Exceptionalism & Identity

Identity_CirclesIdentity” is often used to mean “groups in which we are invested”.  To the right I have created in illustration of our expanding circles of identity. The adaptive advantage of forming identity — or allegiance to groups — is obvious: it enhances competition and cooperation. Though it may be useful to mentally feel allegiance to a group, such thinking also has a dark side: “Exceptionalism

“Exceptionalism” is a stance of superiority, feeling like the top of the pile, the best, the chosen, the destined and such.   Such feelings are prevalent because they are useful both in terms of internal happiness and security and outwardly in helping groups cooperate with each other or compete against other groups.  But truly identifying with any of these circles exposes Exceptionalisms obvious dark side.

Exceptionalism can be seen in all these identity circles.  I am presently reading Henry Gee’s book “The Accidental Species: Misunderstanding Human Evolution” where he brilliantly criticizes the common misunderstandings of evolution including the pervasive mistaken view that evolution is progressive (with humans on the top, of course).  That progressivism view becomes “Human Exceptionalism” which creates a huge blind spot in our religions by blocking insight into what I call “Roadkill Theology“.  But it is not just religious folks that abuse the delusion of progressivism and exceptionalism, we all do.

Other examples of Exceptionalism as related to the Identity circles:

  • Human Exceptionalism — blind spots in science, poor treatment of animals and our environment.
  • National Exceptionalism: American Exceptionalism : polluting our world: international interventionism, Manifest Destiny
  • Religious Exceptionalism: Christian Exceptionalism: an ugly concept (more later)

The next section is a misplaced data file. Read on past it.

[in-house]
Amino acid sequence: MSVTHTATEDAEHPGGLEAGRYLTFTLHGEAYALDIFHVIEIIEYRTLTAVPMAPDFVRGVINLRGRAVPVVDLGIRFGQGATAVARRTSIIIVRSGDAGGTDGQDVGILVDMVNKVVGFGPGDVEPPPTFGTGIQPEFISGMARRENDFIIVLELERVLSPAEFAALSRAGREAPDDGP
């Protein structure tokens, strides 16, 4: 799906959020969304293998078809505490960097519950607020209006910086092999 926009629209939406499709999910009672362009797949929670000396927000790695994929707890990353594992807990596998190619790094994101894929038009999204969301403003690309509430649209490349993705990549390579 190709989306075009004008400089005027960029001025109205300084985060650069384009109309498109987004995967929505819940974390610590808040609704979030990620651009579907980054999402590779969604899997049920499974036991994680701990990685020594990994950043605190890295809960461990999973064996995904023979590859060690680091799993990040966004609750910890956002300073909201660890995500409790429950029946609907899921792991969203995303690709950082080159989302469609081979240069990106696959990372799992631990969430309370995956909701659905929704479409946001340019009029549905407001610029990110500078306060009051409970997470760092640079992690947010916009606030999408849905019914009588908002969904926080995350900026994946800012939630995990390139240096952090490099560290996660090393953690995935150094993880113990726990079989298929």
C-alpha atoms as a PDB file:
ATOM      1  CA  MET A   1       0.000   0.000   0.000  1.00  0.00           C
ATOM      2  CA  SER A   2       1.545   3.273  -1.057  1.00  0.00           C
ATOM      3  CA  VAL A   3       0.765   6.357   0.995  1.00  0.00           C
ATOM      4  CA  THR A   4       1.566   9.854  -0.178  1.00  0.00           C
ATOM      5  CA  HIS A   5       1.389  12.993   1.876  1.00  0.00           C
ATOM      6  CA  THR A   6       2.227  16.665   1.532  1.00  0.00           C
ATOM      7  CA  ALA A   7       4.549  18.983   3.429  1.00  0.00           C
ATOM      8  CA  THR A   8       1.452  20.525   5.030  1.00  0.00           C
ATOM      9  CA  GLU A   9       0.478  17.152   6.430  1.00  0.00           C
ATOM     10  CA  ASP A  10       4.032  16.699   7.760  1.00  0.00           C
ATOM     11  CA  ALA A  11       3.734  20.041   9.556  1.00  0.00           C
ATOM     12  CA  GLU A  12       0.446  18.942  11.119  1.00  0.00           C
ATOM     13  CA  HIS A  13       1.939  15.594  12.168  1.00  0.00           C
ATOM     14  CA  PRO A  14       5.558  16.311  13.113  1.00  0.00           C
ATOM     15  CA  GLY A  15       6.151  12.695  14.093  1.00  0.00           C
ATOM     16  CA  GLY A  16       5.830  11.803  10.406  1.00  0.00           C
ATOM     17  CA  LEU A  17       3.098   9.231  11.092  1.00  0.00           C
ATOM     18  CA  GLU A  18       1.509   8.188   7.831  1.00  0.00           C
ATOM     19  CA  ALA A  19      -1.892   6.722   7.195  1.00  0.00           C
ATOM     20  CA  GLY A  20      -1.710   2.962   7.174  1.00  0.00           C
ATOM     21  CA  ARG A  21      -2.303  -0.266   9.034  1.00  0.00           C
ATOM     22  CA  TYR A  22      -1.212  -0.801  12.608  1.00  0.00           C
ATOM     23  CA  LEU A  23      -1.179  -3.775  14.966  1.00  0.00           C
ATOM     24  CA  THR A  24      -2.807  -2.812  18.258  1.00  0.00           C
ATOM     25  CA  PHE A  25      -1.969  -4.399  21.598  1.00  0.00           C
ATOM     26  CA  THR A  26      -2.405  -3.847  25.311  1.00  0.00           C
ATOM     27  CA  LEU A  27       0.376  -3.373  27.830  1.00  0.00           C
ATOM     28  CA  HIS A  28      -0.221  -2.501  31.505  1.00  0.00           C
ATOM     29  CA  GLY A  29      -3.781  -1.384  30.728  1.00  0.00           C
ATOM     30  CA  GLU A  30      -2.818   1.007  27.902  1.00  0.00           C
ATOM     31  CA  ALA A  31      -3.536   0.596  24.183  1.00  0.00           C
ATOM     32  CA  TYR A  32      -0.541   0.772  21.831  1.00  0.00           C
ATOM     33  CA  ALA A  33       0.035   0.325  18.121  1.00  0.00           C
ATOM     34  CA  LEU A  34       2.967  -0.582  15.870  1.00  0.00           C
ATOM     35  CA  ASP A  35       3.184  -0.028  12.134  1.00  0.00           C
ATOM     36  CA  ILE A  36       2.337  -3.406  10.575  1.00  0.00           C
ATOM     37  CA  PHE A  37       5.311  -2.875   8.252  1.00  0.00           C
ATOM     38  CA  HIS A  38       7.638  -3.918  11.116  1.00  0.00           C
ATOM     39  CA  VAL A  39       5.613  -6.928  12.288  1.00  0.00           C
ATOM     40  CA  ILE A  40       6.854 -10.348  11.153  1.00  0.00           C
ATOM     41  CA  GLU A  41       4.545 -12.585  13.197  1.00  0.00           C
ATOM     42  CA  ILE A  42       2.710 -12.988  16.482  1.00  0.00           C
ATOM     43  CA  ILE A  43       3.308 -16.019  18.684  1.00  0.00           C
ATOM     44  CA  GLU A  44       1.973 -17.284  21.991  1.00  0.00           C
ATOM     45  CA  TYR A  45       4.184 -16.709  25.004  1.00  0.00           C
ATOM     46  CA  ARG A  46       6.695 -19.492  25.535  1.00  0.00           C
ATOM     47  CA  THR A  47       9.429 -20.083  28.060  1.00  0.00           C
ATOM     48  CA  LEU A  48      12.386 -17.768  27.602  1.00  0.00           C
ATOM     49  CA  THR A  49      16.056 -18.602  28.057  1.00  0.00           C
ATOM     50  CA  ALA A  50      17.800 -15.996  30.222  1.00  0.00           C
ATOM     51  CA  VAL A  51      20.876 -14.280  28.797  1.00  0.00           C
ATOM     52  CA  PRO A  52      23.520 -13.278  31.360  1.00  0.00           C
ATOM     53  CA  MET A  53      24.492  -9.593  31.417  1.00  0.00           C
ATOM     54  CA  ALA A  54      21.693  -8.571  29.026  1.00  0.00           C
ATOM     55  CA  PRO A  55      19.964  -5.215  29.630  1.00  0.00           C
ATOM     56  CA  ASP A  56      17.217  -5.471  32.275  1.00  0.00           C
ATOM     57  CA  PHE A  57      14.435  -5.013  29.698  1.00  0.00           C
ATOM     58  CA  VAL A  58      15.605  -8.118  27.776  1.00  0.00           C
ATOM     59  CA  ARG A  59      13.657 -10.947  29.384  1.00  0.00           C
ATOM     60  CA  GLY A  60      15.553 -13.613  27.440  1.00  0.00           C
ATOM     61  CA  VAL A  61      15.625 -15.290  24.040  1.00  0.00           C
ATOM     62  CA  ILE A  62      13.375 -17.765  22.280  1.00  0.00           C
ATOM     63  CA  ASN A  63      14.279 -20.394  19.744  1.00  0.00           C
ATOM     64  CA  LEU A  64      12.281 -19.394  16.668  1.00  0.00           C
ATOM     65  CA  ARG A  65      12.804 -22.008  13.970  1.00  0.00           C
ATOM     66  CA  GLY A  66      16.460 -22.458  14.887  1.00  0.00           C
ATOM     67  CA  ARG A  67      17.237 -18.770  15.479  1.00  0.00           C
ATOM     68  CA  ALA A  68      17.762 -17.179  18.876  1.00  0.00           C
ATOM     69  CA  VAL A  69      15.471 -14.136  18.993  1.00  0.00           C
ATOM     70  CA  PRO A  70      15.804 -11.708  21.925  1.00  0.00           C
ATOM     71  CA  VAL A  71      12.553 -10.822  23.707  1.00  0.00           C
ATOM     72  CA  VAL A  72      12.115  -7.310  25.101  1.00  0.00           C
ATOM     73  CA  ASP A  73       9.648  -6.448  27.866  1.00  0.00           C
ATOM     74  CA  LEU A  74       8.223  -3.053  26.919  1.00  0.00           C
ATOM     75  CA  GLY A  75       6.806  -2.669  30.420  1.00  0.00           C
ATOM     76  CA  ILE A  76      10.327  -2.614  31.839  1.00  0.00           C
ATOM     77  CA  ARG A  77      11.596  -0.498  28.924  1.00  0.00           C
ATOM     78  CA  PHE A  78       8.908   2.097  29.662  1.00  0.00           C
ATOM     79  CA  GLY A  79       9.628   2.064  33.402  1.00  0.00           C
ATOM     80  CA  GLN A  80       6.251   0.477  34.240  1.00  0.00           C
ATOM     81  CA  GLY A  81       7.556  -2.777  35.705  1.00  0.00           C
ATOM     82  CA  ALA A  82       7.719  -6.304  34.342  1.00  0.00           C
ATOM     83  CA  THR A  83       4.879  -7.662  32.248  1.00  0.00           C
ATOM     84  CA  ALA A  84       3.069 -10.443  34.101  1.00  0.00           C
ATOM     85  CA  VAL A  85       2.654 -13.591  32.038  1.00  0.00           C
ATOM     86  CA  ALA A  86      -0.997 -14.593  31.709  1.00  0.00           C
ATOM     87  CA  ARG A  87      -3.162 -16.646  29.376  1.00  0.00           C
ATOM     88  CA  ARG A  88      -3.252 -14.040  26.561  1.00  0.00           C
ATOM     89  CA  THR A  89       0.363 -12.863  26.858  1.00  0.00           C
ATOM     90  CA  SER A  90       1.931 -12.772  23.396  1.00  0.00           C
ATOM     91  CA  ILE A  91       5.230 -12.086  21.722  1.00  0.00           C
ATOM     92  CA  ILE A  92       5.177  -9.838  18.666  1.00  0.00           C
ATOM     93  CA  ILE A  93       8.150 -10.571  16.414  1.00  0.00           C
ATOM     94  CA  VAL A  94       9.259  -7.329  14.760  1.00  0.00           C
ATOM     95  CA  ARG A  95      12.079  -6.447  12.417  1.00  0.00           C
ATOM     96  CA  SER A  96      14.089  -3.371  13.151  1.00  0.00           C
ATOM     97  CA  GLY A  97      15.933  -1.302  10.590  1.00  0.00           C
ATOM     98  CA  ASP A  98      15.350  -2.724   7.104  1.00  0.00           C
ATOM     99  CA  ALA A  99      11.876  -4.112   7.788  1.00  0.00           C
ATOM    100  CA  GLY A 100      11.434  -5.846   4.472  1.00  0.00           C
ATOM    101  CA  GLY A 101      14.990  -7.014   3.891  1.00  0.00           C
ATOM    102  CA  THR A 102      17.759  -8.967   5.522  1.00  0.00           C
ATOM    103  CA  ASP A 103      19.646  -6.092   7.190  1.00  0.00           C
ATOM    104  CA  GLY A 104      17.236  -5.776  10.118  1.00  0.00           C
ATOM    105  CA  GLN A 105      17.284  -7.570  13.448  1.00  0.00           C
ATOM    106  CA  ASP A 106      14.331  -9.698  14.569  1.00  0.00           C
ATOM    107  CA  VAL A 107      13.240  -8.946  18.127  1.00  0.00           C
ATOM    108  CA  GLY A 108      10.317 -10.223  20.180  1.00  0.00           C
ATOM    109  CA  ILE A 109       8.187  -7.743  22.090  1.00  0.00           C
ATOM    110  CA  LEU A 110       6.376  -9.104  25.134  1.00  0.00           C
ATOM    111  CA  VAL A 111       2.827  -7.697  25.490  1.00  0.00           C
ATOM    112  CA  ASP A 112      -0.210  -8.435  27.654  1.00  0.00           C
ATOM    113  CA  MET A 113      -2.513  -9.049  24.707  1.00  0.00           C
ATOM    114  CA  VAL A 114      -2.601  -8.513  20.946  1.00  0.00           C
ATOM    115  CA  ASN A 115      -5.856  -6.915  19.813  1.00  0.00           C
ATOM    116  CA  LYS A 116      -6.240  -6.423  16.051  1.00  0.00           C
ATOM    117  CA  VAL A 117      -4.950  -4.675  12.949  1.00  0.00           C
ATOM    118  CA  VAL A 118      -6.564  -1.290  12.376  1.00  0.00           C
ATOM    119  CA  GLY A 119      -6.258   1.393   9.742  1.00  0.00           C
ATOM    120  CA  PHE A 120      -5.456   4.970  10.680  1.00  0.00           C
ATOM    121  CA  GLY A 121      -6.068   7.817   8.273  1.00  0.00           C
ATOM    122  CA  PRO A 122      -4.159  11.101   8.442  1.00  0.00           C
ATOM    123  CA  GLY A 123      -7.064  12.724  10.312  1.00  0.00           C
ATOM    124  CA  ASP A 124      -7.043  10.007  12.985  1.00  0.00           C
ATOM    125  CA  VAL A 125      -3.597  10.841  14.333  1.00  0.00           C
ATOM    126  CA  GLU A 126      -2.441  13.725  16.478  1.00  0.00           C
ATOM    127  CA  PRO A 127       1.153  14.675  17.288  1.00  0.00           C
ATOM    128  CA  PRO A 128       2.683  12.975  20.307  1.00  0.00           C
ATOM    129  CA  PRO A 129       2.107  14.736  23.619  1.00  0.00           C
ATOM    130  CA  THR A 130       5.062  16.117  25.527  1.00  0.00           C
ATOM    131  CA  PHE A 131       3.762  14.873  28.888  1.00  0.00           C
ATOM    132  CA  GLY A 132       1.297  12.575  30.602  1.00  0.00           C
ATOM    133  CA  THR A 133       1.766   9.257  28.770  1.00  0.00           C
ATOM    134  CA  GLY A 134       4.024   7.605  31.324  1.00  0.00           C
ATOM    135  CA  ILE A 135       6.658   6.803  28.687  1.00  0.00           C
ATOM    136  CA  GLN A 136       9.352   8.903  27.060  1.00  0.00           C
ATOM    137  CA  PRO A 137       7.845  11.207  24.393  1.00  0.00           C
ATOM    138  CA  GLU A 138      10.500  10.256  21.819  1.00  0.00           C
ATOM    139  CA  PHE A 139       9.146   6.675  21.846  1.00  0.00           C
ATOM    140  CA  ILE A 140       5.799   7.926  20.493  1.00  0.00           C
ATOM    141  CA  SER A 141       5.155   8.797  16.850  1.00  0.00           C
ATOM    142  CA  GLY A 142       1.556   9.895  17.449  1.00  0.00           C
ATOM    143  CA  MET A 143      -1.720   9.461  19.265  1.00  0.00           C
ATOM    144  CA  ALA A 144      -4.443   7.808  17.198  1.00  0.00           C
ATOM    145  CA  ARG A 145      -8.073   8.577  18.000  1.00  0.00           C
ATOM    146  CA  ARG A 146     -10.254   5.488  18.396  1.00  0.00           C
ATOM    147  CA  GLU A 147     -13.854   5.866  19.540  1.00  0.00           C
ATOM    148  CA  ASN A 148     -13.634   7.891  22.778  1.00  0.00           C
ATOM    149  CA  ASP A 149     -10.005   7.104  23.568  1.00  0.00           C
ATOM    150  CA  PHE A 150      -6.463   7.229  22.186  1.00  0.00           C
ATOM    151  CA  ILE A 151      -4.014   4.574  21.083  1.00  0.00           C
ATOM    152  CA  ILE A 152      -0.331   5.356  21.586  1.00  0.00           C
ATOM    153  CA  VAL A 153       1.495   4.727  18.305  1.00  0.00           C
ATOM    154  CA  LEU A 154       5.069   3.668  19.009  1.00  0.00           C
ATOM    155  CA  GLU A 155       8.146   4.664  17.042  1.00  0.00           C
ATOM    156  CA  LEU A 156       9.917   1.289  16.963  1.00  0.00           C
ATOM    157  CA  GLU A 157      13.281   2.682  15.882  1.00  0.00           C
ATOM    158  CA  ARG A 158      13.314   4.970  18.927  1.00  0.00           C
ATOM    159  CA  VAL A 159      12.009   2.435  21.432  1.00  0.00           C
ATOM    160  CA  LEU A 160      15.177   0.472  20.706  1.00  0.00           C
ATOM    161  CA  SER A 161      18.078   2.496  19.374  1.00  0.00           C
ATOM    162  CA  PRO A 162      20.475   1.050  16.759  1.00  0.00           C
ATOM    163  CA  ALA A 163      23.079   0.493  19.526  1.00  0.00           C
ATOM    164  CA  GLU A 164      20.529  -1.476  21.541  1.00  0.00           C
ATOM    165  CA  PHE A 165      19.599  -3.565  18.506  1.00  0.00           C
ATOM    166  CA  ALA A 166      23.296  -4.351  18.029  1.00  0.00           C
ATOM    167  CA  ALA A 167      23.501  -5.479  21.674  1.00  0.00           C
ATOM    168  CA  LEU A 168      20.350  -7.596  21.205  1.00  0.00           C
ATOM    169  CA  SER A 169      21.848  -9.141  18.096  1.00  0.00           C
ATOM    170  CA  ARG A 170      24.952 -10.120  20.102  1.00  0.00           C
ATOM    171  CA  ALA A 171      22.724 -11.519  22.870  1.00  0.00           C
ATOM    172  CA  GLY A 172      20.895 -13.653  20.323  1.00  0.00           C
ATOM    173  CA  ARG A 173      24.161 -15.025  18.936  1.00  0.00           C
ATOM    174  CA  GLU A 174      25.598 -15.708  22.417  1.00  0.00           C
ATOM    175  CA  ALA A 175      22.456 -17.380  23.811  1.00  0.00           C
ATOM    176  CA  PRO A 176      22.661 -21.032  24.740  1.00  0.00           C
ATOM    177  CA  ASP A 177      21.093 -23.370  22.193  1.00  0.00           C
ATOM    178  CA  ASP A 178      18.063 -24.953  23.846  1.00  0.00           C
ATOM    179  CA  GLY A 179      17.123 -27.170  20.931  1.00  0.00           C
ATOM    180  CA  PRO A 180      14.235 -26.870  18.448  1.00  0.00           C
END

• Self Exceptionalism: To view yourself as exceptional — see my “Self” index.

Note:   I could have added other important circles to the identity circles such as gender, race and ethnicity but the ugliness would have gotten crowded.

Question to readers:  Your thoughts on Exceptionalism and Identity?



Filed under Philosophy & Religion

3 responses to “Exceptionalism & Identity

  1. rautakyy

    Exeptionalism often leads to illusions of superiority, which is a very dangerous state of mind.

    When people refer to the exeptional position of us humans in evolution, I ask them, if they honestly think they live a better and more enjoyable life than a lion?

    The most extreme example of national exeptionalism were the nazies who believed to be some sort of superhuman race, even when there was no evidence what so ever (exept anecdotes) to back that up. Only because it pleased them. This is interresting in the sense how easily people believe stuff just because it pleases them. Perhaps nazism was a form of religion in that sense. All it required was faith.

    Religious exeptionalism seems like a very good mode for many religions to actually expand, because it often allows the adherents to treat pagans, infidels and heretics, whith no regard to human dignity.

    Here in Finland self exeptionalism, is often jokingly referred to as a person being exeptional “according to himself and his mom”. Any intelligent person should be able to recognize, that even though a person might be exeptional in some fields of life, nobody is exeptional in all of them and that being exeptionally good, does not grant you rights over others, but instead increases your responsibilities. But a person might be exeptionally stupid as well.

  2. I’ve always tried to see myself as one of the crowd, as not exceptional, though of course one cannot completely succeed at that.

    Looking at your identity circle diagram, I identify primarly as a member of humanity, and secondarily as a citizen of the nation. City/State don’t actually do anything for me — they are merely where I happen to live.

    Here are some that you missed.

    Workplace: I strongly identify as a member of the group “university community” — not a particular university, but universities in general.

    Profession: I strongly identify as a mathematician. I’ve been in a computer science department for several decades, but I still identify more as a mathematician than as a computer scientists. I guess I was already a mathematician at heart by age 12.

  3. CRL

    While your diagram is interesting, I think it (perhaps unintentionally) creates a false hierarchy. As Neil’s comment points out, people vary quite a bit in how they identify themselves, and while it might make sense to talk of family identity as being within city identity within state identity within national identity within human identity, it is not easy to place something like religious identity or workplace identity within this hierarchy. I might alter the picture to look something like a Venn diagram with circles of various sizes and overlaps around the self.

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